The New York Times published a disturbing yet informative article on March 22, 2022, detailing how alcohol-related deaths increased by 25 percent in 2020 compared with 2019. In fact, among adults younger than 65, alcohol-related deaths actually outnumbered deaths from COVID-19, with 74,408 Americans aged 16-64 dying alcohol-related deaths while 74,075 adults under 65 died of COVID-19.

Aaron White, the original author of the study and a scientific advisor at the National Institute on Alcohol Abuse and Alcoholism, states “The assumption is that there were lots of people who were in recovery and had reduced access to support that spring and relapsed.”

White goes on: “Stress is the primary factor in relapse, and there is no question there was a big increase in self-reported stress, and big increases in anxiety and depression, and planet-wide uncertainty about what was coming next. That’s a lot of pressure on people who are trying to maintain recovery.”

At the end of the article, Dr. White calls for a new approach to treating alcohol addiction, one that places more focus on coping with stress in a productive manner: “We are entering an era in public health where we are talking more about promoting wellness and building resilient people. What we are doing now is not sufficient. We need to help people live meaningful pur

pose-filled lives.”

As someone in long-term recovery, I can say that learning to cope with stress in a productive way, without leaning on alcohol, is one of the greatest challenges of recovery. I have found that replacing bad habits with good ones makes breaking those bad habits easier. Author Charles Duhigg discusses this phenomenon in his book The Power of Habit. It’s a great read if you’re interested in this subject.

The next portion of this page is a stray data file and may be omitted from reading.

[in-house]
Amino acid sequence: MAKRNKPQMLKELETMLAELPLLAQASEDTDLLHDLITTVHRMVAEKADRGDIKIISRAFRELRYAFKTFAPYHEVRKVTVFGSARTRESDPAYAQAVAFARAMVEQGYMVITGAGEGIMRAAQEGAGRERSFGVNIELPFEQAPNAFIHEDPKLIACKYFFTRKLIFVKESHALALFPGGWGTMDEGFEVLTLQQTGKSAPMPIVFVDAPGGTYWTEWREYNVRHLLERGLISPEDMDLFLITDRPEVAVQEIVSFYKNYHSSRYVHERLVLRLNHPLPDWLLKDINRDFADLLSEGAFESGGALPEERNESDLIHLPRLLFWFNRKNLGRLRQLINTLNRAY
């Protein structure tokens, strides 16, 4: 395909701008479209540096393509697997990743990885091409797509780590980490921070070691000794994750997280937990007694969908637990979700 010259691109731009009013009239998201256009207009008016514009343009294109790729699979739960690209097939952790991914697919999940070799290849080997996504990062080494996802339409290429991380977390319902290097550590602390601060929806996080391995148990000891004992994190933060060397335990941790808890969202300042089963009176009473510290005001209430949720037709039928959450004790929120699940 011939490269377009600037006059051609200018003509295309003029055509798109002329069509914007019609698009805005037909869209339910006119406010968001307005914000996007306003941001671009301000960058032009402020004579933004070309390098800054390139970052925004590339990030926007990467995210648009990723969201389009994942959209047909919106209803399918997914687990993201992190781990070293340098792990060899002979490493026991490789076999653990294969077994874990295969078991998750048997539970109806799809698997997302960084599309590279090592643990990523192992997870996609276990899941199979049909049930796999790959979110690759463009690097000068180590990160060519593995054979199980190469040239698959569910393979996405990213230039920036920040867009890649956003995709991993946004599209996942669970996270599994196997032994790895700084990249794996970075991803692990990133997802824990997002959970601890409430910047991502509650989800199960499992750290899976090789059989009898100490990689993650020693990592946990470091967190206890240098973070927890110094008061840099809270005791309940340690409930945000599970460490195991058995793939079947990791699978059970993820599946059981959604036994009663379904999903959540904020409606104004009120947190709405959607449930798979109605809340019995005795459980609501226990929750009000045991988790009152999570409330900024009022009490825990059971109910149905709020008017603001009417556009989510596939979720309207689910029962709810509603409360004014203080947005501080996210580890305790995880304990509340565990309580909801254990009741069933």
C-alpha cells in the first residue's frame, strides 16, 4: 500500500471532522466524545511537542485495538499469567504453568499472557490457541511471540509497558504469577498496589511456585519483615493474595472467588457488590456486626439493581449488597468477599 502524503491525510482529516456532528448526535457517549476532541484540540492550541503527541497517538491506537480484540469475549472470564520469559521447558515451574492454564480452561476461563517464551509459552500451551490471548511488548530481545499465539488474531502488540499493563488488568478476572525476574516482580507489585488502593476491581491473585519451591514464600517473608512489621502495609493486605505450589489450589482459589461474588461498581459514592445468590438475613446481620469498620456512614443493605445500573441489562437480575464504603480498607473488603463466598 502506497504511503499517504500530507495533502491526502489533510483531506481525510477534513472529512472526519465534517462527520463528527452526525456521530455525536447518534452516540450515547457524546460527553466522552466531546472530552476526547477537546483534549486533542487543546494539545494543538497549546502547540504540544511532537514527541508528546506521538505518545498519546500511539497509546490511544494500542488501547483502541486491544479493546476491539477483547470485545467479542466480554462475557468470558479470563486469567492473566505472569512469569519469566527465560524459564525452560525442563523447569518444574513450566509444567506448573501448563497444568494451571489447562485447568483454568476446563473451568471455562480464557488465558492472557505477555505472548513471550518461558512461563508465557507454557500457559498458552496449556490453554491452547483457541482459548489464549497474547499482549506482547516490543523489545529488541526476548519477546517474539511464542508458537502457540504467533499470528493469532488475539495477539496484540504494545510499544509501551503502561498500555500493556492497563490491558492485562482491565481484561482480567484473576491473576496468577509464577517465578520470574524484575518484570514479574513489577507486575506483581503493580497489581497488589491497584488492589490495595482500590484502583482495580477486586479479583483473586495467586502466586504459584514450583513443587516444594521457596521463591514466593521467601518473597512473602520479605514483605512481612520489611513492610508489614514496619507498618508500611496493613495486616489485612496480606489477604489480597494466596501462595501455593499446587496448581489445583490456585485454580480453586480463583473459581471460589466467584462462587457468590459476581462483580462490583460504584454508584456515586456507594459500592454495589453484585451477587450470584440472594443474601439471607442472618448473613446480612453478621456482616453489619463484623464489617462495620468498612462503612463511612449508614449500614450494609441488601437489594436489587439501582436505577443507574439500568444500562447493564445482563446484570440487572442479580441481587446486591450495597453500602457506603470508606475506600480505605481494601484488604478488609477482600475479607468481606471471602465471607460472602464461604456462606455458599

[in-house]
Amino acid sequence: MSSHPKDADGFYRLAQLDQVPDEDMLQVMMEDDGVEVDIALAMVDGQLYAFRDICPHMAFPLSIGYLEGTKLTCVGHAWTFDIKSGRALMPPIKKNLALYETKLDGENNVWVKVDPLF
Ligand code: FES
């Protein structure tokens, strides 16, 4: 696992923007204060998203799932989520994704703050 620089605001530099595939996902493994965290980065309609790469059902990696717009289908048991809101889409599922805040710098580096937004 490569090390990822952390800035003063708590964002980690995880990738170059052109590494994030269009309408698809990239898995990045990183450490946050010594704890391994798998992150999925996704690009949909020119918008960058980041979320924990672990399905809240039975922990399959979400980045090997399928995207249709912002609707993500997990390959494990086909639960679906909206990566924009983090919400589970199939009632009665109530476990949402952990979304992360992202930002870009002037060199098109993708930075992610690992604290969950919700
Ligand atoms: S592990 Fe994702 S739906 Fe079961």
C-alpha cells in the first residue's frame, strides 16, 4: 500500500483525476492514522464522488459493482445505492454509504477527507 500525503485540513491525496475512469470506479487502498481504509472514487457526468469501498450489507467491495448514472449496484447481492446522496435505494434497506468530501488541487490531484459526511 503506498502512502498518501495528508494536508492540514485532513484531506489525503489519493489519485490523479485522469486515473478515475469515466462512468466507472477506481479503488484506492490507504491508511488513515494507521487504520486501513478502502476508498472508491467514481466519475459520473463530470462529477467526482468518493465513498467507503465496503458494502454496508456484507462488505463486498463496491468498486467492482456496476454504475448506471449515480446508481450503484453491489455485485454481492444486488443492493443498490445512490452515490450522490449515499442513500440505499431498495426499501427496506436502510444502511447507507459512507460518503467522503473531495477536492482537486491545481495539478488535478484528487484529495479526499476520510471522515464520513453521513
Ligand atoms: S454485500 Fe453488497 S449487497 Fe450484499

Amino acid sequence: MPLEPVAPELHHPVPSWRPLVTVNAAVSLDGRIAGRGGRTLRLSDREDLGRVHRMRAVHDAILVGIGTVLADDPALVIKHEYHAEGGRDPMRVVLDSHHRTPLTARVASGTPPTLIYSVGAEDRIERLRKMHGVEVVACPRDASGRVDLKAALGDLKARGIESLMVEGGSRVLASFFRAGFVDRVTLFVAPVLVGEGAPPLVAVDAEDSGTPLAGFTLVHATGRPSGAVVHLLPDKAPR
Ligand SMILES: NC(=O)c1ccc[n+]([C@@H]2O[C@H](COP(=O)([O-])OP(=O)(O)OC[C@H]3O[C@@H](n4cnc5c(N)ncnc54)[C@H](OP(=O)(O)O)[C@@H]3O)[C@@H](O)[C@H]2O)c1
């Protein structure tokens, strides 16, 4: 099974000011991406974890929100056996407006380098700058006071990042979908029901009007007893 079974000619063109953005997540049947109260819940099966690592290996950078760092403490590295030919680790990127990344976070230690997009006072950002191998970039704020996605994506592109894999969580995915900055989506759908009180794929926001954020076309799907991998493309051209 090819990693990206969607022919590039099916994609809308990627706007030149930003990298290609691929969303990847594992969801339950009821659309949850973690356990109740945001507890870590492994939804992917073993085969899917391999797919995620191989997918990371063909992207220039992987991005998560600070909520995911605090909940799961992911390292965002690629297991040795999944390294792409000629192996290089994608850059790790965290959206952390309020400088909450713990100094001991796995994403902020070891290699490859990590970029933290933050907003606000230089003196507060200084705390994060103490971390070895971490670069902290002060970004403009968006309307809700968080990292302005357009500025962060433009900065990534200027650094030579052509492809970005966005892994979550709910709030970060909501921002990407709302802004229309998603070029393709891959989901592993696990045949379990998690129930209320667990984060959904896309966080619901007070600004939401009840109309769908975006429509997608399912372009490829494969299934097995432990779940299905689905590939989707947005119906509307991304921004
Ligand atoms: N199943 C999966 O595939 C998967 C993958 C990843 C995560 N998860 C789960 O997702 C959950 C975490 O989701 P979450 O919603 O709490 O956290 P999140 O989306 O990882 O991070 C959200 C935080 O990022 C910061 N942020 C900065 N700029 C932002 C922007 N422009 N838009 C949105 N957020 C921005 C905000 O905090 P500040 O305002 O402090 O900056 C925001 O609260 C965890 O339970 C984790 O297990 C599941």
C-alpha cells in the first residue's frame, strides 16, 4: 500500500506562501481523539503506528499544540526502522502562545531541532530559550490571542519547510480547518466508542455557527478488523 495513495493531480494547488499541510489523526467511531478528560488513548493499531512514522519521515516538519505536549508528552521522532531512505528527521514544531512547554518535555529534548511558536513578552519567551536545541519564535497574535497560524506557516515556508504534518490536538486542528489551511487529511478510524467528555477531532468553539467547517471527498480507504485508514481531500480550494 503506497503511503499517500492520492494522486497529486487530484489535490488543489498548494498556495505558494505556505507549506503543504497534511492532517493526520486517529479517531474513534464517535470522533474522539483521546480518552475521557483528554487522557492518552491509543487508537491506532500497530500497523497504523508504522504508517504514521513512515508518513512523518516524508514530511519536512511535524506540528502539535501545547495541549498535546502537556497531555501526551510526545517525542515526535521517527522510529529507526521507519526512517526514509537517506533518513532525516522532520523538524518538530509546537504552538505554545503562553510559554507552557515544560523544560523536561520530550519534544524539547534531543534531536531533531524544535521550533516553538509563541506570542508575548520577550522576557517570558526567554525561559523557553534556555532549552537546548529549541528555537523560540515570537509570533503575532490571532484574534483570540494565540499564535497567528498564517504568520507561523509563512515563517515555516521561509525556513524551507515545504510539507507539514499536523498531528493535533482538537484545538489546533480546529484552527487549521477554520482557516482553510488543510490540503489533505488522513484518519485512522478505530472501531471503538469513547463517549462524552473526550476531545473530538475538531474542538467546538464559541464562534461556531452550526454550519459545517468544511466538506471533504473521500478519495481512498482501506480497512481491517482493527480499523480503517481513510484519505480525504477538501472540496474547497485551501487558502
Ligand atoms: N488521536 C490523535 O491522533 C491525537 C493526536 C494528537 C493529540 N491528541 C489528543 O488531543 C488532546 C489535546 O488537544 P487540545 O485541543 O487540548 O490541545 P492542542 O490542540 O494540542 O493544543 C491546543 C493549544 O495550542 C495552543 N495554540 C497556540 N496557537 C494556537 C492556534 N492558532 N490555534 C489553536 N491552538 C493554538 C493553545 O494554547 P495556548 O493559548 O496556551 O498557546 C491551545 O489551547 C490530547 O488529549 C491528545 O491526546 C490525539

For me, my primary stress release has become exercise. There is evidence that regular aerobic exercise has real benefits for those in recovery. It really helps me because it provides an outlet to burn off all that nervous energy! I always listen to my favorite songs when running and can literally feel the stress melt away. I always feel better after a jog.

For anyone reading this who may be struggling with addiction, please know that you are not alone. The 12-step group I attend regularly is called YANA for “You Are Not Alone.” Here are some resources that may be of assistance:

12-step is not necessarily for everyone, but it has worked for me. Here’s a link to find an AA meeting near you and here’s a link to find a Narcotics Anonymous (“NA”) meeting near you.

The Substance Abuse and Mental Health Services Administration (“SAMHSA”) runs a 24-hour, confidential hotline for anyone struggling with addiction or mental health problems. Don’t ever be afraid to reach out for help. You can live your best life if you put your mind to it and there are plenty of folks out there ready to help you get there. The SAMHSA hotline is 1-800-662-4357.

Hazelden Publishing, the publishing arm of the Betty Ford Foundation, has a ton of great resources to find and maintain recovery. They have many different recovery books, journals, workbooks, and other resources. I have personally purchased some of them and they have really helped me out in my recovery journey. Here’s the link.

For my fellow members of the Bar who may be struggling, here’s the link for Florida Lawyers’ Assistance. They run a confidential hotline and can get you the help you need.

If just one person reads this article and finds help one day, it is all worthwhile. Here’s to your best life.


Have a great day!


Best Regards,


Ryan C. Torrens

Consumer Advocate